By Jyoti Prakash Mallick
|Image courtesy of English 1B: Cinerama / sjsu-eng1b-sum13.blogspot.in/|
According to the Auteur Theory, the director is the chief creator of a film and gives it an individual style that is evident in all aspects of the finished product.
I was surfing channels when something, inconspicuous to most, caught my eye. It was before the credits would start rolling and the screen read- A Rohit Shetty & team film. The film was the madcap, mostly silly, Chennai Express. Anyway, the words took me back to some exhaustive reading I had done - cooped up in a room, scribbling down notes and drawing inferences when I paused for breath - on the auteur theory. The notes were nowhere to be found, so I tried recollecting. The first thing I remembered was an interview of Quentin Tarantino, who was answering a question that I would paraphrase as- What was the one recurring, crippling thought that he had had about & before making movies?
I remember his answer quite vividly.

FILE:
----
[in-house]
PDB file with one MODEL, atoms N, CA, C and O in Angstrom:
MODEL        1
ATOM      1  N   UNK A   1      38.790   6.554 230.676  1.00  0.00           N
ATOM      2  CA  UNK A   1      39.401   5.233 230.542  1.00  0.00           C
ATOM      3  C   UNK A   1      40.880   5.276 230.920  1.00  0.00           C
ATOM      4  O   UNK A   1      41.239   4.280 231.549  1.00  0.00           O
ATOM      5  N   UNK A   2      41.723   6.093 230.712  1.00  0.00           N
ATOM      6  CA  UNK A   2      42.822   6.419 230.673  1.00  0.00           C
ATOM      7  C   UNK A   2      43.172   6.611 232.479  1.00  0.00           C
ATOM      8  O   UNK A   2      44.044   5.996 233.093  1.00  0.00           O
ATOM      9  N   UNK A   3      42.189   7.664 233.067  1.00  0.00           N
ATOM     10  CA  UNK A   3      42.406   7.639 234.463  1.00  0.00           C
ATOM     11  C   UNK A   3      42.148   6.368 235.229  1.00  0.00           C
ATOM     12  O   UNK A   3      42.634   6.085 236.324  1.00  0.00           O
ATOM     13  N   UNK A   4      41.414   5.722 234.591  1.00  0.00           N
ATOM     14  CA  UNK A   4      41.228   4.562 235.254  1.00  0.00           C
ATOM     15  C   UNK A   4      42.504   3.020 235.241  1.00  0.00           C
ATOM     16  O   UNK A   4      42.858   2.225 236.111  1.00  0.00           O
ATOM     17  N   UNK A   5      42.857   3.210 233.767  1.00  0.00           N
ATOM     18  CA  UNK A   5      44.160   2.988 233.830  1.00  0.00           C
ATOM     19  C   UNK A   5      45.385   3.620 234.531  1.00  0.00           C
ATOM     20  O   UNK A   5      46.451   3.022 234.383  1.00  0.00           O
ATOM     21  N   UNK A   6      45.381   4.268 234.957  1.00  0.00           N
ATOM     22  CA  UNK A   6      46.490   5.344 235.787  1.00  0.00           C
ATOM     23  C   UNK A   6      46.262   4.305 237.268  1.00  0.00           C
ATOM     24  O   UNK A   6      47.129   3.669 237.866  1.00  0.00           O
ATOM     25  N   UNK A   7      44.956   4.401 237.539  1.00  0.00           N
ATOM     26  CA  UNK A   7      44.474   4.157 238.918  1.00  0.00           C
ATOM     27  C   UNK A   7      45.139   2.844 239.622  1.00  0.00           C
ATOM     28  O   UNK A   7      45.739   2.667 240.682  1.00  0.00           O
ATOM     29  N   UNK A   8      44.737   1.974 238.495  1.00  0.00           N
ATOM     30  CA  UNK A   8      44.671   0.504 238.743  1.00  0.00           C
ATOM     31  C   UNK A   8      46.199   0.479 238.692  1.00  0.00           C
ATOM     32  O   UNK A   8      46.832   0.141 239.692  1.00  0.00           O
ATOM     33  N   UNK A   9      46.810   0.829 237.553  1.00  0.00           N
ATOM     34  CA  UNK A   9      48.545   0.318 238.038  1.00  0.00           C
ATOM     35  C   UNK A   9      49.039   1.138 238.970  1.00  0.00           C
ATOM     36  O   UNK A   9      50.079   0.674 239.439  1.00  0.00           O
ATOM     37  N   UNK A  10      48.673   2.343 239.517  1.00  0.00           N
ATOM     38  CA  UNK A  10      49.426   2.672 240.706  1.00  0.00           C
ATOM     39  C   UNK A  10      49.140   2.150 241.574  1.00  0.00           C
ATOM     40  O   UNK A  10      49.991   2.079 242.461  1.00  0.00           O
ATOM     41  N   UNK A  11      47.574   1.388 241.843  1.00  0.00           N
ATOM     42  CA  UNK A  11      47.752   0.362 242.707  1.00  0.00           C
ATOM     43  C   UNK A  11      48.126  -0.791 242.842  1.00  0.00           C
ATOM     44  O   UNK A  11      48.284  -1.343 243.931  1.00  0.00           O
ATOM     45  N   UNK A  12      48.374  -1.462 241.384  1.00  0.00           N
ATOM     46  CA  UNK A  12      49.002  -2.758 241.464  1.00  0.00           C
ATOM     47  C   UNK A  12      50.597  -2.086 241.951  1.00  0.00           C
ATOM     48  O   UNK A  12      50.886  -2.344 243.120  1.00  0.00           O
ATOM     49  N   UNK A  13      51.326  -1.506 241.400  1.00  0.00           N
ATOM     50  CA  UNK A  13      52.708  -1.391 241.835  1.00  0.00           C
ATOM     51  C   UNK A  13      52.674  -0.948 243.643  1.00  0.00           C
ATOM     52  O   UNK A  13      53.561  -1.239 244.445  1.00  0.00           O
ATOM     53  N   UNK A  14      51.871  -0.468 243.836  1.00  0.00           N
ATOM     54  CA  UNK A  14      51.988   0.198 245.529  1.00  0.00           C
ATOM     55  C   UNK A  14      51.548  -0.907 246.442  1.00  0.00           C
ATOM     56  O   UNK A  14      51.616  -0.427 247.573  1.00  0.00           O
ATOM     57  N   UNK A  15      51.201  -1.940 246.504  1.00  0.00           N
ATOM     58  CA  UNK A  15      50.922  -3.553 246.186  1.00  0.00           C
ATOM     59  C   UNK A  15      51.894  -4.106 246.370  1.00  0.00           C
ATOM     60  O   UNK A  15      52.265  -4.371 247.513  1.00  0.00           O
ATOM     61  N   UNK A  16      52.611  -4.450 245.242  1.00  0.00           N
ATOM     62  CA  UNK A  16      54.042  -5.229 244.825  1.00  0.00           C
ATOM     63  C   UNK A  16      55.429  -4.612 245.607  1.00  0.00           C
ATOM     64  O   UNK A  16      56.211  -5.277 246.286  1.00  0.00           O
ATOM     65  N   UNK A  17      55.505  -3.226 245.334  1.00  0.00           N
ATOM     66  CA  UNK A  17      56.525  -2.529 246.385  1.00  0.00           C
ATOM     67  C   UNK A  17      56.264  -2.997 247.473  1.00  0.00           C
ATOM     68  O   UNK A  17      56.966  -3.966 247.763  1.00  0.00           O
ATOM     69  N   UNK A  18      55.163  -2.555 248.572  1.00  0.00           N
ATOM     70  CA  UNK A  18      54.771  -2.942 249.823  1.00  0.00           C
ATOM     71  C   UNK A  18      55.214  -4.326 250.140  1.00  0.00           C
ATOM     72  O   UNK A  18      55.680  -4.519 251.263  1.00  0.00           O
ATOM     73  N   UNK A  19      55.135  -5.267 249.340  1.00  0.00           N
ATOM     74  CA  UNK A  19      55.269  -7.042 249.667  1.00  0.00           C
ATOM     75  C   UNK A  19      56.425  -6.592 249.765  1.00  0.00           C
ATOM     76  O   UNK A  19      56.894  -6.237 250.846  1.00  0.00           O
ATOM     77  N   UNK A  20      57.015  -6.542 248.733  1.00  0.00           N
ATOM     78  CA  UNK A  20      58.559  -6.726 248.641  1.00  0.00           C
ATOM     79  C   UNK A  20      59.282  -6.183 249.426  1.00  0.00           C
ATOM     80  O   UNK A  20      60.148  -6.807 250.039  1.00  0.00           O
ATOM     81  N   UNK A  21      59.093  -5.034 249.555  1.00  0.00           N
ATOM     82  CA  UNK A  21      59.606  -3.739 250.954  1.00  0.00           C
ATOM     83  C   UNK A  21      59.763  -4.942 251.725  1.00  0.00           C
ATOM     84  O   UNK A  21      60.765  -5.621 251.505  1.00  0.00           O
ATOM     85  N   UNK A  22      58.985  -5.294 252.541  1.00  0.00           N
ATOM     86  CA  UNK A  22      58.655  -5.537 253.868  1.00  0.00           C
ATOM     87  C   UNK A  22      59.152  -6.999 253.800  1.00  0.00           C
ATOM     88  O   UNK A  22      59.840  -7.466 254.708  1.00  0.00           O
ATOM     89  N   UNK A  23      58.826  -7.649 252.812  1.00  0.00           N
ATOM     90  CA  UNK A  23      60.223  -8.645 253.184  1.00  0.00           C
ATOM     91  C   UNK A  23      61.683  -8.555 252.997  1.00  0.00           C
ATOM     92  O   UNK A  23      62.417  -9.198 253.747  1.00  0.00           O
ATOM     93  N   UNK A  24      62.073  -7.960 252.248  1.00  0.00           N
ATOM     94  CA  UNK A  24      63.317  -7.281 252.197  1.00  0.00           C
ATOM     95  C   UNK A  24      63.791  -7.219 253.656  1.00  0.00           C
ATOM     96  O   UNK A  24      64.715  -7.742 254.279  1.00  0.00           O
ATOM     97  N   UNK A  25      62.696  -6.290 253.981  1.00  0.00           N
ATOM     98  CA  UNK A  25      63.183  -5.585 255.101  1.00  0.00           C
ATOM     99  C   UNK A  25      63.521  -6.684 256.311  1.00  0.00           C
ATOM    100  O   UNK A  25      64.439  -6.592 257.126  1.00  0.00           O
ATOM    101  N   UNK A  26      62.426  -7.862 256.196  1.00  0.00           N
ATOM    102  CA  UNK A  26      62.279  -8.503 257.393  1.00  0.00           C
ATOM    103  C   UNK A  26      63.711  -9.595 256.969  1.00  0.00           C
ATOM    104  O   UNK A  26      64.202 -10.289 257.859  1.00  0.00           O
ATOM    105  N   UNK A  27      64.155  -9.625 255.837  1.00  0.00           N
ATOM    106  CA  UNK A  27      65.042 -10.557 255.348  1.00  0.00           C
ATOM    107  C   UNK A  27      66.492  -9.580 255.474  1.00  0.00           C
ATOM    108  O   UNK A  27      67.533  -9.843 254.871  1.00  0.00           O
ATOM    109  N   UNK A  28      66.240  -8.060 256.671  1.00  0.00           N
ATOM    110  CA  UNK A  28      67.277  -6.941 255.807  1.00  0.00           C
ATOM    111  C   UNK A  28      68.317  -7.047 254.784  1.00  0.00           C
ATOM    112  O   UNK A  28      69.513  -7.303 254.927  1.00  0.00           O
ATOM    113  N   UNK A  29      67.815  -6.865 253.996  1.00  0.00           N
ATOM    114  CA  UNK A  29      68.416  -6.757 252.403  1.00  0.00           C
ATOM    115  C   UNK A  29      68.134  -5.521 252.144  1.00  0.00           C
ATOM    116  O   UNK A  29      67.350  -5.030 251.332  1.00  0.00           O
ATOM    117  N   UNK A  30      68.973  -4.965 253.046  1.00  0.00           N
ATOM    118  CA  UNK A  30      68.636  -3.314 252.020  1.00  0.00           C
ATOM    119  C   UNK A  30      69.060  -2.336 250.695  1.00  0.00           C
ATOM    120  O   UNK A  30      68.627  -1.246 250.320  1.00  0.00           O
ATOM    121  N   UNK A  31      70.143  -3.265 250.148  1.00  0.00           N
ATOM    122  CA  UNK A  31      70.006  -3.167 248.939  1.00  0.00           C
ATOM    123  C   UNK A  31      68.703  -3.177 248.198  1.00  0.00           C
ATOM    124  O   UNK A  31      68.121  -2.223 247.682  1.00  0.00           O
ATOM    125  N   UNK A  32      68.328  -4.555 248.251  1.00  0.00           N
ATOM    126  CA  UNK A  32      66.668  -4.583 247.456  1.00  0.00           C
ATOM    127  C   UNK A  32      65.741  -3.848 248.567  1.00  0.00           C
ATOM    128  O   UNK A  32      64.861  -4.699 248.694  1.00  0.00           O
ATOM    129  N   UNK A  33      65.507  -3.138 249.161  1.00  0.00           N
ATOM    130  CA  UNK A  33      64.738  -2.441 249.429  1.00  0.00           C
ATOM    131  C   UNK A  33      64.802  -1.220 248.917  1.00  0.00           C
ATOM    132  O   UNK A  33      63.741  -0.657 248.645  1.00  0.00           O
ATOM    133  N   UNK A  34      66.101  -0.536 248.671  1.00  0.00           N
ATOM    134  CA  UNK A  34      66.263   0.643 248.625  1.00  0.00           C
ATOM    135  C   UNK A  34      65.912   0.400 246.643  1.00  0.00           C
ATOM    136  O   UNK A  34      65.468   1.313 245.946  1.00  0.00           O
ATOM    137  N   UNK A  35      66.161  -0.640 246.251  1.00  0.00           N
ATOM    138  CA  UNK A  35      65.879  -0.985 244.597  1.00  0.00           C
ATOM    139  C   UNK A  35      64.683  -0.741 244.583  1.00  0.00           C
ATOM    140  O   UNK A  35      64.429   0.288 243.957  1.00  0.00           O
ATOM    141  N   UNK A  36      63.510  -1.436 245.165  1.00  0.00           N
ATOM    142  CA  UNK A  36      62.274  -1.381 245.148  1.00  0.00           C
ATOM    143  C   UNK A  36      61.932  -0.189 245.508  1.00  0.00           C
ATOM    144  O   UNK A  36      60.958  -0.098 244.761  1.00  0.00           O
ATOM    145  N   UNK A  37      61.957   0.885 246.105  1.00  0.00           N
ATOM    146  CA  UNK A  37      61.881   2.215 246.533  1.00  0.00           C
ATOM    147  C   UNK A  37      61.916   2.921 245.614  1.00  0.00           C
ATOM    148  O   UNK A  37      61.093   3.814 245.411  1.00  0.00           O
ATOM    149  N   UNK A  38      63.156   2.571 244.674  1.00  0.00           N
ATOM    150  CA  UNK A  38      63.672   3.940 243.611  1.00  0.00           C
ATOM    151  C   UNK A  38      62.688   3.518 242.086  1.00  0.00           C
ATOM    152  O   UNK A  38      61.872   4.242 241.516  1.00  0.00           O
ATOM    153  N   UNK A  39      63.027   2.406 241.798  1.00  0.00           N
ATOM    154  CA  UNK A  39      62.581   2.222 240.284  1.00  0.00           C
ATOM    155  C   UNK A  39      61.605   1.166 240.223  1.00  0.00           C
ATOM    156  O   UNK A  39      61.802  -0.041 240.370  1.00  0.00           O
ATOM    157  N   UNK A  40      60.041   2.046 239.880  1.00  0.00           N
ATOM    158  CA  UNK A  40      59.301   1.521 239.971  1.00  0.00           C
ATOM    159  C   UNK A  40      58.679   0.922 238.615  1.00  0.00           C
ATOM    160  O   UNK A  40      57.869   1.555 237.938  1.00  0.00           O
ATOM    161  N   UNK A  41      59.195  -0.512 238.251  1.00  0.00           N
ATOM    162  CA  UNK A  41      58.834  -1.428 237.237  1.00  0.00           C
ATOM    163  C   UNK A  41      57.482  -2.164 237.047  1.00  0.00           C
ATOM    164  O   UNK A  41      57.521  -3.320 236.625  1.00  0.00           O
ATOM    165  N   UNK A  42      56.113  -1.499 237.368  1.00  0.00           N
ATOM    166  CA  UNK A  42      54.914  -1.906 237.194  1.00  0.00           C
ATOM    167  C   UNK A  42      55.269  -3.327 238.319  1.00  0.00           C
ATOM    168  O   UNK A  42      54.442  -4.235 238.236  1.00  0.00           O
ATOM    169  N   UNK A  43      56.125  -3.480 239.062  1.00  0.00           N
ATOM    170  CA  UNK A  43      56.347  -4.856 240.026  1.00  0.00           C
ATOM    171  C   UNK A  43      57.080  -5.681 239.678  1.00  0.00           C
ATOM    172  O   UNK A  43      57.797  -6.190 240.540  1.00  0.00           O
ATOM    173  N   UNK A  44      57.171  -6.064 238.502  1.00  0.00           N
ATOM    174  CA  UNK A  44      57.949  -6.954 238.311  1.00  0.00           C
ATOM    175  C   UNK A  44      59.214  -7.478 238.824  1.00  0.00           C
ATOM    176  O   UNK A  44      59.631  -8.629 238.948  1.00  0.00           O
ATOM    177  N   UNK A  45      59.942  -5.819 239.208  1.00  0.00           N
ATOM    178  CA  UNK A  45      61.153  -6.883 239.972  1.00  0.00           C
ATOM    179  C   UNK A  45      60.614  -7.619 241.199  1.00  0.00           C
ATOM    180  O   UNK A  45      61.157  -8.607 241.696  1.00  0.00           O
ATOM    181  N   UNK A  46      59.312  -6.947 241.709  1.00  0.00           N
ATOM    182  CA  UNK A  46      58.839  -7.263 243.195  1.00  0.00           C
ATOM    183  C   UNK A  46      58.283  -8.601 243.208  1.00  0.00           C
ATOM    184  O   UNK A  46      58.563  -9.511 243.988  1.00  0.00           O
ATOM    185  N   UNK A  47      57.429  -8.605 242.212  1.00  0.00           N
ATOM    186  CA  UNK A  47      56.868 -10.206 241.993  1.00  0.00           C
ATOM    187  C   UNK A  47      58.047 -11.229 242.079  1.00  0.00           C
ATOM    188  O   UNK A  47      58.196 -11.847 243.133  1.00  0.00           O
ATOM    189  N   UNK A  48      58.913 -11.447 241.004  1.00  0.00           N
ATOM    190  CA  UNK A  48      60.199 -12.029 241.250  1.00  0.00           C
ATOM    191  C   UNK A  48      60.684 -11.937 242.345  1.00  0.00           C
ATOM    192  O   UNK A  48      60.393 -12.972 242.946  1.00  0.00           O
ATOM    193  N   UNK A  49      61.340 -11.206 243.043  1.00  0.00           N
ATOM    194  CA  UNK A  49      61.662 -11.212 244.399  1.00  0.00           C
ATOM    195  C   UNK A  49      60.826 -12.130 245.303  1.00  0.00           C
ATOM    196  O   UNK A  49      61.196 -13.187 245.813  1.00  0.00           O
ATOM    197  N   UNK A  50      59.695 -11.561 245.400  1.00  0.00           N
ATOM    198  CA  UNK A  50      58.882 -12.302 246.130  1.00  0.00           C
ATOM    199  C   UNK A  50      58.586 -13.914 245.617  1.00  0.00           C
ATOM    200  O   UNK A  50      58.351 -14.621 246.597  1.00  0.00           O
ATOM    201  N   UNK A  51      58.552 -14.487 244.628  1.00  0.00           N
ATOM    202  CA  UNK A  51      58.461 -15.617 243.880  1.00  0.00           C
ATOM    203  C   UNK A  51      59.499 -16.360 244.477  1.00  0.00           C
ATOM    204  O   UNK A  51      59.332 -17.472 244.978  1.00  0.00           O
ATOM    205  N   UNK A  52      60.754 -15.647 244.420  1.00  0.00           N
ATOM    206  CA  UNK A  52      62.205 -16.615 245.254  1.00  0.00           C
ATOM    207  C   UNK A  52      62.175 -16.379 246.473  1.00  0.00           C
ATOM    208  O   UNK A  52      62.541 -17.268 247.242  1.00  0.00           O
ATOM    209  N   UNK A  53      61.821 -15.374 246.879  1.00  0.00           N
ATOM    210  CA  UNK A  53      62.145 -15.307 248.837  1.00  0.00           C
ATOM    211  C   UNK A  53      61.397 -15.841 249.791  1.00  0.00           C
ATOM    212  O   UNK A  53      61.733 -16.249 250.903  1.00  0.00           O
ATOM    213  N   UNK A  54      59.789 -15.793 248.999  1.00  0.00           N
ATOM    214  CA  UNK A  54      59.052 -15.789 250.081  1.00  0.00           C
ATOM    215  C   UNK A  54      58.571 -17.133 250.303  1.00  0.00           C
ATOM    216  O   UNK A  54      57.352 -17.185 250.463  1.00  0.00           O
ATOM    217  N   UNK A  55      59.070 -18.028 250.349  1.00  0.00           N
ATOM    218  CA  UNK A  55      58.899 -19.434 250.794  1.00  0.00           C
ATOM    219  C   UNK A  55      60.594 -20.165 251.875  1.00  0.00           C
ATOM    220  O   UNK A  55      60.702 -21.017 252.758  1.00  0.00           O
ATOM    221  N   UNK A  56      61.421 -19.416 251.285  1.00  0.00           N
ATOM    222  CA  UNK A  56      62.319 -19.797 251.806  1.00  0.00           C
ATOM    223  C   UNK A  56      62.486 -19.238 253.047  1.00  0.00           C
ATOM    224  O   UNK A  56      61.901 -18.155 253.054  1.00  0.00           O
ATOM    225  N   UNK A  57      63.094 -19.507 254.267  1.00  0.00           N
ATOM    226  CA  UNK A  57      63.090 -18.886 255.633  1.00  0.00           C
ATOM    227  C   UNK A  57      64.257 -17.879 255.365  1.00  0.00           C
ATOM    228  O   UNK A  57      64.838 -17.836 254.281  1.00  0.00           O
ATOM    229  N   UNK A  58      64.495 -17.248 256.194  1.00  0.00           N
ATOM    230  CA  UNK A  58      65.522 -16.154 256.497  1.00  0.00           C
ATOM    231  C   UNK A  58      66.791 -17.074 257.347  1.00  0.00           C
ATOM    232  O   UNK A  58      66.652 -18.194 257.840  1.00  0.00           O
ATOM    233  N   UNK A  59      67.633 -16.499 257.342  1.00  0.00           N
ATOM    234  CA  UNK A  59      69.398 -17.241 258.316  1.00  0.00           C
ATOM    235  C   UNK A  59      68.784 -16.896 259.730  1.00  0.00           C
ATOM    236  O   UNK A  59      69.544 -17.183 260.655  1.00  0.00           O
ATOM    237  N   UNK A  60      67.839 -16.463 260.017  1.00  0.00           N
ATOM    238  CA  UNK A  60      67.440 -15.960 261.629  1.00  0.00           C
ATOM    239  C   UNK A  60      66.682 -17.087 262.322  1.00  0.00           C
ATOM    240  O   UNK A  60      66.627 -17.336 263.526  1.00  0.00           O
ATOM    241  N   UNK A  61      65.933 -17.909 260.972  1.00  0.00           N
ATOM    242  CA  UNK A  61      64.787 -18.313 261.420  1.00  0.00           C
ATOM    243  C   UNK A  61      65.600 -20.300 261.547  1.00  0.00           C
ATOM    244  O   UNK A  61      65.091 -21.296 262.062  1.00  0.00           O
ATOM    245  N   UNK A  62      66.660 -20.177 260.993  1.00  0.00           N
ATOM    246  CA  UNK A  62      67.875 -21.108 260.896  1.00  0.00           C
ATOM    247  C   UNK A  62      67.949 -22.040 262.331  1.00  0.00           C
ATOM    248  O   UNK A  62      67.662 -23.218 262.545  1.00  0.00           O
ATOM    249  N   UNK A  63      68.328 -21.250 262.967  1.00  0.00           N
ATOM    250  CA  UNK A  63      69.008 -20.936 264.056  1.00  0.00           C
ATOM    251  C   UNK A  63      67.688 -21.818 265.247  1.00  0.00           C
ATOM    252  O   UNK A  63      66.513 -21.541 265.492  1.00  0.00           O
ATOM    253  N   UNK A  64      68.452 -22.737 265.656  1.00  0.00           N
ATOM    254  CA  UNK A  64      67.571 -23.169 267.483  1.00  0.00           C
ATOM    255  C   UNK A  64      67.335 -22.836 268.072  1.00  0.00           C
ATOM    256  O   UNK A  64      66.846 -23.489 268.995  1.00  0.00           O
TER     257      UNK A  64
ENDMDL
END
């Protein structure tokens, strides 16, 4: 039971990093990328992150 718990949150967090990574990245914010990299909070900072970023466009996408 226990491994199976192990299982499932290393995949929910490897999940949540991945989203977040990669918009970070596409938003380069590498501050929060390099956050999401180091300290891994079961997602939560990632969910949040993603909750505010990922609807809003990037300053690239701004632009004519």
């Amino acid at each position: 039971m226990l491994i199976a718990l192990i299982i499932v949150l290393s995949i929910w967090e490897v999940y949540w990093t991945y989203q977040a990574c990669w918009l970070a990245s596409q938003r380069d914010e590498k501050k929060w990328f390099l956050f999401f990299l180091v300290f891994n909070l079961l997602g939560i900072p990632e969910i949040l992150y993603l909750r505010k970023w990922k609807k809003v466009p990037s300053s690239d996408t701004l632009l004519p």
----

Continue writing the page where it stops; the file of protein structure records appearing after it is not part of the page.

Tarantino said: "Everyone sets out to make a good film. No one wants to make a bad film. There have been several people with the vision and great stories too, but have failed to make good movies. And that was what scared me. What if i am just a great writer with no talent for filmmaking?! So, I put the question to Terry Gilliam in Cannes. He told me, and I still remember it, that if you have a vision, to bring it to life, you have to assemble a group of people who are great at their jobs, and if they do their jobs right, you have your movie."
He wasn’t even talking about the Auteur theory, but I felt, Terry Gilliam, in that one line, pretty much threw his weight behind Pauline Kael’s vicious essays against Sarris’ Auteur Theory and championing the merits of collaboration instead.
Let’s delve a little deeper into the rationale behind discrediting, and, in fact, disparaging the auteur theory. I would divide the whole tribe of critics that didn’t agree with auteurism into two major schools of thought championed by two of the greatest (and, probably the most unforgiving) voices in America, writing exhaustively on movies.
1). Manny Farber-
While Manny Farber focused on decrying the merits of auteristic films, as opposed to directly contradicting the theory, he had his share of fun at the expense of the smug, anti-philistine army of critics. He remarked on the theory and its proponents, and I quote him second-hand: "A bunch of guys standing around trying to catch some director pushing art up into the crevices of dreck." He loved films that kept at it, pushing ahead, and not moving laconically, not unlike a white elephant trudging ahead in all its glory, demanding attention, and intimidated gazes.